Whether they get a DUI, go to rehab, or have a public breakdown, it's rare to see child stars gracefully transition into adulthood. In the past, tabloids gave audiences a front-row seat to the tumult and struggles of the aging It Kid, from Lindsay Lohan to Macaulay Culkin. In the age of social media, this spotlight has only grown more intense.
Skai Jackson, at 14 years old, understands this better than most—the Disney star has been working in the entertainment industry for her entire life, and most of it has taken place alongside Facebook, Twitter, and Instagram. She started modeling before she turned one year old. When she turned nine, she was asked to create social media accounts to promote her Disney channel show, Jessie.
"Social media was a little hard for me to handle at first, when I was nine," Jackson told me. "I have a lot of followers, but that came with a lot of people I didn't know bullying me."
Now, five years later, Jackson is still a prominent presence in the social media sphere—although not always intentionally. In early April, Jackson appeared on Good Day New York to promote her new Jessie spin-off series, Bunk'd. After Jackson had her hair and makeup done, her mother took a picture of her sitting in a chair, waiting to go on camera. Although her take-no-prisoners expression was the result of exhaustion, Jackson, in perfect hair and makeup, ended up looking serenely skeptical, at peace with—or even proud of—some scheming.
"It was 6 AM in New York, but I was on Cali time, so it was basically 3 AM, and I was so tired," Jackson told me. "I tweeted the picture telling people I was going on TV so they could tune in if they wanted to watch."
Two days later, she'd become a meme. Some of its iterations were the photo, exactly as it was, with such captions as: "When you meet his mom and she says 'Oh so you're the girl he's always on FaceTime with?' but you got an android," and "When he walks back in the room and he sees his phone is disabled for 45 million minutes." Others took more artistic liberties, such as one that was captioned, "When bae says, 'I think we should see other people'" and showed Jackson Photoshopped with eight different hairstyles ranging from totally bald to a clown's rainbow afro.
At first, Jackson was upset. "I started seeing all these different captions for the pictures, which had gone viral, and I didn't understand why it was happening," she said. "I was like, 'Why are people making fun of me?'"
As she started going through the photos, though, she realized people weren't being malicious. (After all, she was compared to Beyoncé.)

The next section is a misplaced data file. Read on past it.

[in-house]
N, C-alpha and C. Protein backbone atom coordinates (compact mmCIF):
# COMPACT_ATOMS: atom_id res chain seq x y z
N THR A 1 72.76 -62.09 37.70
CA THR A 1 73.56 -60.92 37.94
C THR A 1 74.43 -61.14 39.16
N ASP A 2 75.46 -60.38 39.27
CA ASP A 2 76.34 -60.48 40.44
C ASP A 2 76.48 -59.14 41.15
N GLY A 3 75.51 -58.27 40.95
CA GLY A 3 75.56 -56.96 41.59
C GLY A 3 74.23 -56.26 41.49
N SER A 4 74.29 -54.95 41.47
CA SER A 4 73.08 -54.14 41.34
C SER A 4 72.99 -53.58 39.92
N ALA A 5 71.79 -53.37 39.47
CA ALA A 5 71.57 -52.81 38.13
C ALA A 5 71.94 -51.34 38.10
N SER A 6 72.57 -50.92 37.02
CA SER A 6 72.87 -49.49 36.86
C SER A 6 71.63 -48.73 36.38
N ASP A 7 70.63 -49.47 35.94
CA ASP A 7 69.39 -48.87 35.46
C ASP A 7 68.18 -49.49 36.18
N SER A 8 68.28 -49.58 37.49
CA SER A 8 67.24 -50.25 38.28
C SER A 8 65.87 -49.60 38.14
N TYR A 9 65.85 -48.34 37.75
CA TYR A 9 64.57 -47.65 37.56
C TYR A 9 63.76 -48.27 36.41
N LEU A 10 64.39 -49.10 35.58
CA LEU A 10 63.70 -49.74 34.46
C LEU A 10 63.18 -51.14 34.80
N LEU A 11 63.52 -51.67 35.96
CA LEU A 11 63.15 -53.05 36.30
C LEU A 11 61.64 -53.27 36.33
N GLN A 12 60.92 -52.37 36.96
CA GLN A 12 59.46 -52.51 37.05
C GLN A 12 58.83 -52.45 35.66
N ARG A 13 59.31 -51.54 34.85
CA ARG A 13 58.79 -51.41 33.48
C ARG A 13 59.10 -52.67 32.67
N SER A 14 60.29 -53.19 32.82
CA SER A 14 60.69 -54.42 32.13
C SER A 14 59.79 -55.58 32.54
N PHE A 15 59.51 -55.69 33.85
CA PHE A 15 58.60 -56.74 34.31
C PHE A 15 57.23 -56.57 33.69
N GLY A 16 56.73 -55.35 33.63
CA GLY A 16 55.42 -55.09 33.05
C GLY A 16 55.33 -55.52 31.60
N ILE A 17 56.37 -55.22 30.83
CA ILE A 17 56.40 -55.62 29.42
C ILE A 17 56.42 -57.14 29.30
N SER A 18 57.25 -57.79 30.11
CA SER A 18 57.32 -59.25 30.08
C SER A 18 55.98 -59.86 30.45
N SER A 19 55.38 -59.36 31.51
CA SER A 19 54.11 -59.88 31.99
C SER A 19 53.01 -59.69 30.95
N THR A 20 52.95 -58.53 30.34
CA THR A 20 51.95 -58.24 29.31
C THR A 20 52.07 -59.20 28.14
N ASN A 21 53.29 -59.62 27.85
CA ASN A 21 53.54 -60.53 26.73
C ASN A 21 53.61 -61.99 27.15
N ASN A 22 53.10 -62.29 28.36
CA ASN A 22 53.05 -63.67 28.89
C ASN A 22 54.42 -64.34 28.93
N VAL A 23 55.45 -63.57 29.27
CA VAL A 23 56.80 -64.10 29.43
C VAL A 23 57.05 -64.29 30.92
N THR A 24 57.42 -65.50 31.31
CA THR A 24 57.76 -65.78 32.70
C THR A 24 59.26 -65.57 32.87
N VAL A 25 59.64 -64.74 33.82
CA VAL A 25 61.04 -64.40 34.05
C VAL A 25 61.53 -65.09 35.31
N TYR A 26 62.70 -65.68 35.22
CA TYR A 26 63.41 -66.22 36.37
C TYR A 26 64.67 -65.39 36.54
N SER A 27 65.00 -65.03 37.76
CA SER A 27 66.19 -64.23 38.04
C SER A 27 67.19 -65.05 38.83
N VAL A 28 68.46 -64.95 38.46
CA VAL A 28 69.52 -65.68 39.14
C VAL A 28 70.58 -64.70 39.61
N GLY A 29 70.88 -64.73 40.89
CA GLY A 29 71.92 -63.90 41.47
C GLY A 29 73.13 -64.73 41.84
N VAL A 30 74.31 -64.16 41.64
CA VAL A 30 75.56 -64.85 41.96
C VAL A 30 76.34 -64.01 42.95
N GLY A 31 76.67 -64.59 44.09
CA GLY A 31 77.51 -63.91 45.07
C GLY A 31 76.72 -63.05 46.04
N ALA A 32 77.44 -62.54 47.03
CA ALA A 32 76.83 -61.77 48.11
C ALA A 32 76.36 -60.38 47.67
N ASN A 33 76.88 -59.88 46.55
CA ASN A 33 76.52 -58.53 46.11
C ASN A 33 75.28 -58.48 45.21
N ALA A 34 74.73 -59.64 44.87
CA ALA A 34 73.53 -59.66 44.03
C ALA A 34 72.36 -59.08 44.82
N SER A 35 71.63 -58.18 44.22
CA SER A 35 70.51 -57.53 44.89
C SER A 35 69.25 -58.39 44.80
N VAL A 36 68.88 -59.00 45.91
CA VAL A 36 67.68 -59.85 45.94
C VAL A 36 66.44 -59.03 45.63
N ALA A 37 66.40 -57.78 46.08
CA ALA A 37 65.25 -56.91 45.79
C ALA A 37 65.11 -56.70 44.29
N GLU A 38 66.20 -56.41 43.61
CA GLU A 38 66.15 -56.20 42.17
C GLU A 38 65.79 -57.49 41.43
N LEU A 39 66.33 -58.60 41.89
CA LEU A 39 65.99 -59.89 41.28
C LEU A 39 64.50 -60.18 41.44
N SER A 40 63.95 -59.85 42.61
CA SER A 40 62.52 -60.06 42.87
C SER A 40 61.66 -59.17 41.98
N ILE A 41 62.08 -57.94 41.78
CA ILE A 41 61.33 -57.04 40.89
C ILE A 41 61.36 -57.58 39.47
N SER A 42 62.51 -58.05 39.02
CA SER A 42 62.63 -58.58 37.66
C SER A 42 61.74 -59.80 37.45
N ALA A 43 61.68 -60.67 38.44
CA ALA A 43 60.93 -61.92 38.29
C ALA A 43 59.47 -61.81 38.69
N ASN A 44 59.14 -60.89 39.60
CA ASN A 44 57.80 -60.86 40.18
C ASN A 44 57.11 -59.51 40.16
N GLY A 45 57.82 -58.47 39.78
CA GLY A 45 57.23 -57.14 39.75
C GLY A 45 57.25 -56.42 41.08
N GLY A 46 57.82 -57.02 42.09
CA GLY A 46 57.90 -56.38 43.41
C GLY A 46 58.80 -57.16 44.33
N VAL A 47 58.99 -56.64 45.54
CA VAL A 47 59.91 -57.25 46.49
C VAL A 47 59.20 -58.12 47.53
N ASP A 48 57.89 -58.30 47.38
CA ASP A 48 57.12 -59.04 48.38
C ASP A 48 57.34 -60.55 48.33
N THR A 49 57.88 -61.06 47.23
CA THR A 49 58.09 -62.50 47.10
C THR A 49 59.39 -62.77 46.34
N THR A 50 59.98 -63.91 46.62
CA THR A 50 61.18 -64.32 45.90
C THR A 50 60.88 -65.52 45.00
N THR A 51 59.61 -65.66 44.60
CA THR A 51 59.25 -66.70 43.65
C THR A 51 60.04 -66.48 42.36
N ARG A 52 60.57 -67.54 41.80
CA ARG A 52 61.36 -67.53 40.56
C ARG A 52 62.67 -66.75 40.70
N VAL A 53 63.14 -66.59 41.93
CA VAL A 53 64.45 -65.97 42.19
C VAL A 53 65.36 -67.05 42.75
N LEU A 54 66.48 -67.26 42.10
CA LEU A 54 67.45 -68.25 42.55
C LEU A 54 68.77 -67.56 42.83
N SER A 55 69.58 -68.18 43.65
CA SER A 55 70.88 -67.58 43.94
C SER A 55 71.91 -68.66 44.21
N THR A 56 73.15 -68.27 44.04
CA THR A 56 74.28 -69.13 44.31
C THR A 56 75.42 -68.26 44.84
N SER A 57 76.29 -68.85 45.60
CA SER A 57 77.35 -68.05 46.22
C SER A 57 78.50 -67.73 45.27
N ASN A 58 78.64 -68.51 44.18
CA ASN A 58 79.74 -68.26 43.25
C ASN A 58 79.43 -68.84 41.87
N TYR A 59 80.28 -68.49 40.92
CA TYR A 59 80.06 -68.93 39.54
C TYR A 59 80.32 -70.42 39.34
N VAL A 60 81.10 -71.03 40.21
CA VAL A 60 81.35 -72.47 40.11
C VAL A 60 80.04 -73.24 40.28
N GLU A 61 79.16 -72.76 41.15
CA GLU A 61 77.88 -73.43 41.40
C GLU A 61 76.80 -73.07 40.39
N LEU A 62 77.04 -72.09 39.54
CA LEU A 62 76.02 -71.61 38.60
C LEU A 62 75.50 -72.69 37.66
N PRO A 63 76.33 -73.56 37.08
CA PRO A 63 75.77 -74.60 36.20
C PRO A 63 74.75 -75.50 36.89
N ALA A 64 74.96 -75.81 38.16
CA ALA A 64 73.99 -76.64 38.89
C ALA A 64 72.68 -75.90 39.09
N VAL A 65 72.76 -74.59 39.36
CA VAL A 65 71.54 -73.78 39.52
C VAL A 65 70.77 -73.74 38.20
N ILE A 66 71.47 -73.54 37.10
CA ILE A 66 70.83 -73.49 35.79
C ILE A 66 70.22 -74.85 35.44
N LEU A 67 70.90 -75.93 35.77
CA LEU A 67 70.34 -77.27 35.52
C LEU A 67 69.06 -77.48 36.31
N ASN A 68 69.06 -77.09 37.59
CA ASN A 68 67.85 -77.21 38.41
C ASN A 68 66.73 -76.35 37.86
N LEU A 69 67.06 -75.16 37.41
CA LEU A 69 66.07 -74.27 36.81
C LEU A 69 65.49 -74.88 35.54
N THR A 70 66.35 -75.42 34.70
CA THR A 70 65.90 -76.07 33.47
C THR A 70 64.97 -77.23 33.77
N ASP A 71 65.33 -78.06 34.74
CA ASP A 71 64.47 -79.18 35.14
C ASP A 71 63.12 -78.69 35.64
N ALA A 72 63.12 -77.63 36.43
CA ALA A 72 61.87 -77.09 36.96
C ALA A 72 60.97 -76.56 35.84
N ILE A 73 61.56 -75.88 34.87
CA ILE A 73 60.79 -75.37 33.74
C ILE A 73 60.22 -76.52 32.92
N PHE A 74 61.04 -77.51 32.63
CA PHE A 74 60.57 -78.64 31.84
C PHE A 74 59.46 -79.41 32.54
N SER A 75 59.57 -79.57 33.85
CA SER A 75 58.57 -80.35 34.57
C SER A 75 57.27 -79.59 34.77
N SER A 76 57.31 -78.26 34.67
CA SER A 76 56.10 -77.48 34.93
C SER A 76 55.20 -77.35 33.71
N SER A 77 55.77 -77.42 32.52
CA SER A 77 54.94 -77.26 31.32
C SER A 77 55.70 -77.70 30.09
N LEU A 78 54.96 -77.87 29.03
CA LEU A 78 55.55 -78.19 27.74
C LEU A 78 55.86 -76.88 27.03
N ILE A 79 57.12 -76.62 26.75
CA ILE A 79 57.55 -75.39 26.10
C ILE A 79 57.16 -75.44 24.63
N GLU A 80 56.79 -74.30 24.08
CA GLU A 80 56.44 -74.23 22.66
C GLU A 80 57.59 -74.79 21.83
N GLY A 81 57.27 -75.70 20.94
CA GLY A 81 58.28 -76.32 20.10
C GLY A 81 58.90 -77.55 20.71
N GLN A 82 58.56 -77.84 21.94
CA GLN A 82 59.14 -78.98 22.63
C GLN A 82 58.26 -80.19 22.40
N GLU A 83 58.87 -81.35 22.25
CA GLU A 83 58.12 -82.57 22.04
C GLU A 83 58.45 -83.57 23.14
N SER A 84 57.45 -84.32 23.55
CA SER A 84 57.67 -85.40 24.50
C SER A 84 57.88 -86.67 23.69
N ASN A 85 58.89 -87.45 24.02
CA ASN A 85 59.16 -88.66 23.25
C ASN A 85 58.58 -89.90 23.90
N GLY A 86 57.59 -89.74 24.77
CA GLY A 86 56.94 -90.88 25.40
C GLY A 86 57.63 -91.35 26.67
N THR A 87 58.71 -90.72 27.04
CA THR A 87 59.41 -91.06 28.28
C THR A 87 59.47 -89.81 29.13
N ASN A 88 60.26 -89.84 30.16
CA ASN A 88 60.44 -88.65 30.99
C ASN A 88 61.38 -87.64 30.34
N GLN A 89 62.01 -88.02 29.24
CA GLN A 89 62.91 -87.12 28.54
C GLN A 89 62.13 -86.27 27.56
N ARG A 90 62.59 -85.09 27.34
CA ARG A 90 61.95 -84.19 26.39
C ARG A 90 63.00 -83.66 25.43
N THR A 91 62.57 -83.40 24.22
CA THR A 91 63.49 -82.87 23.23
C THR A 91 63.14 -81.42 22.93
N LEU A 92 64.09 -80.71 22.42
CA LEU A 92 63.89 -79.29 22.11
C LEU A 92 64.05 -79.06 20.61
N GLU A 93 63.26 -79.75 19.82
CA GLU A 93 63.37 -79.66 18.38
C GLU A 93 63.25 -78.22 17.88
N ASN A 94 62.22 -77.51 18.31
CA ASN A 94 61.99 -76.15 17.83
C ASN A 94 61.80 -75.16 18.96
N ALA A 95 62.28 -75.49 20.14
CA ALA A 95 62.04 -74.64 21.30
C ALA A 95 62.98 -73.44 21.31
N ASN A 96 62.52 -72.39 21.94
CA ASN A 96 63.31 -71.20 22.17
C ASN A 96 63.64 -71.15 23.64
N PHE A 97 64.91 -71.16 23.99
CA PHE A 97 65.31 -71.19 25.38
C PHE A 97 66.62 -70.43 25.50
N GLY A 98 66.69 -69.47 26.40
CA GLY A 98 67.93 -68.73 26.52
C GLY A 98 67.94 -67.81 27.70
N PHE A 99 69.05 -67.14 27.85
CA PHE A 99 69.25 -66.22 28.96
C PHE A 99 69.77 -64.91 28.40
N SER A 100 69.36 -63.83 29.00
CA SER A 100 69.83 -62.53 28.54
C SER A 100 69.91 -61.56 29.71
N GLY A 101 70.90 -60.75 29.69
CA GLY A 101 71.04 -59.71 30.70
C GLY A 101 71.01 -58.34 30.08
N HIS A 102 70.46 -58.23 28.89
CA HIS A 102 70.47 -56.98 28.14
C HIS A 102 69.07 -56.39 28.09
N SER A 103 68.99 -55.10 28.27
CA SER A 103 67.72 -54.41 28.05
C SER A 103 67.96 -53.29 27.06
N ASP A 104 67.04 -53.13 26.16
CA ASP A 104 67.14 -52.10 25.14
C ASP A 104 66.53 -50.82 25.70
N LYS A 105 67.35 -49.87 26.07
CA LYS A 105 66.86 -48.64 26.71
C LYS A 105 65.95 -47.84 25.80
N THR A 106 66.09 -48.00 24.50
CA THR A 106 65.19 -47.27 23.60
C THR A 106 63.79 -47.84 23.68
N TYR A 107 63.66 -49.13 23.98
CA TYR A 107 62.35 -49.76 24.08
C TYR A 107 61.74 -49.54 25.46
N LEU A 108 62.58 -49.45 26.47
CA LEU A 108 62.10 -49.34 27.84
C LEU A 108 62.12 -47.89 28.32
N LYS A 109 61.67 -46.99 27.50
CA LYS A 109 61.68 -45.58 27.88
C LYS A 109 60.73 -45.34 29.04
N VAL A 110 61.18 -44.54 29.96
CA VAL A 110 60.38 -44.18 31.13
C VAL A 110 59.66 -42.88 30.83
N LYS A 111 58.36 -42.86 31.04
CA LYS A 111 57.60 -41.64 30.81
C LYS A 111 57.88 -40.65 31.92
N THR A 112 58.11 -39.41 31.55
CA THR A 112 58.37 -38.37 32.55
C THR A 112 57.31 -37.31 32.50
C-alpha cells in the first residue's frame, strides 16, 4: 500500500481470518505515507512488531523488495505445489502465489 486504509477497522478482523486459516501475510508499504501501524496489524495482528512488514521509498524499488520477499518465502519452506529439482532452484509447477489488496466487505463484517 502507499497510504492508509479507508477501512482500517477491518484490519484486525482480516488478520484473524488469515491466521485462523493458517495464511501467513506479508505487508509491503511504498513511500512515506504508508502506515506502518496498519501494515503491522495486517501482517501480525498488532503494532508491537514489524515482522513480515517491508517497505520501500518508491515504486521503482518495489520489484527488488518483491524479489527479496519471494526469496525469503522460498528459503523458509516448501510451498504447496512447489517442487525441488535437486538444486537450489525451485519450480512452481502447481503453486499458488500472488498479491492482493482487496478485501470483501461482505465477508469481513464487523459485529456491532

"I understand why people were doing it, and I actually love all of them," she said. "I die laughing at all of them." Her personal favorite is a meme where she is Photoshopped, chair and all, into an elevator.
"The caption says something along the lines of, 'When someone's running for the elevator but you press close on them.'"
In a year when movements such as #OscarsSoWhite have created mainstream conversations about the lack of minority representation in Hollywood—both on screen and behind the camera—Jackson feels a certain responsibility as an actress of color whose Disney shows appeal to young girls. She's recently used her Instagram, Twitter, and Facebook presence to promote the natural hair movement, which pushes back against the whitewashing of beauty standards and societal pressures on black women to chemically straighten their hair.
Although Jackson says she went through a "phase" of using relaxers, in mid-June she posted a picture of herself on Instagram with natural hair, wearing a shirt that says, "Curls & Coils & Kinks." The Instagram was captioned, "Happy Tuesday! #skaiisthelimit #naturalhairdontcare."
"When I was little I only had a few friends who had natural hair," she said. "My motivation for that post is to tell women to keep their hair natural and love it. Everyone is going to go through that phase of not liking their hair, but at the end of the day you're going to regret that you ever put relaxer or anything in your hair."
She's also taken up other causes. In early May, Jackson was again in the spotlight after she confronted rapper Azealia Banks for using racial slurs against former One Direction singer Zayn Malik.
"She was saying so many nasty things, which I thought weren't cool, especially since she was targeting someone's race and color," she said. "So I had to tweet and speak out because a lot of my fans often ask me, 'How do you deal with Twitter trolls? How do you deal with internet bullying?' and I always say, 'Speak up for yourself—if you see something that's not cool, call it out.' And that's what I did."
Though she's had a taste of the brutality of strangers on social media, Jackson said she is much more sympathetic towards kids who actually know the people who are targeting them on different social platforms; she's become a sort of guru for a younger generation navigating a social world its parents have no idea about. When fans ask Jackson how to deal with cyberbullying, her advice is simple: Block them.
"Don't even comment back, because if you're not commenting back, you're not giving them anything else to say," she said. "You're letting them know that you don't even care about what they're saying."
And Jackson knows there are good sides to social media as well—she said she'd like to see television incorporate more current events being discussed on online platforms to encourage more productive conversations. "There is so much going on in world, even just on the internet," she said. "I think TV should push to put some of the positive things going on in shows, and also to discuss more of the negative things so more people can relate."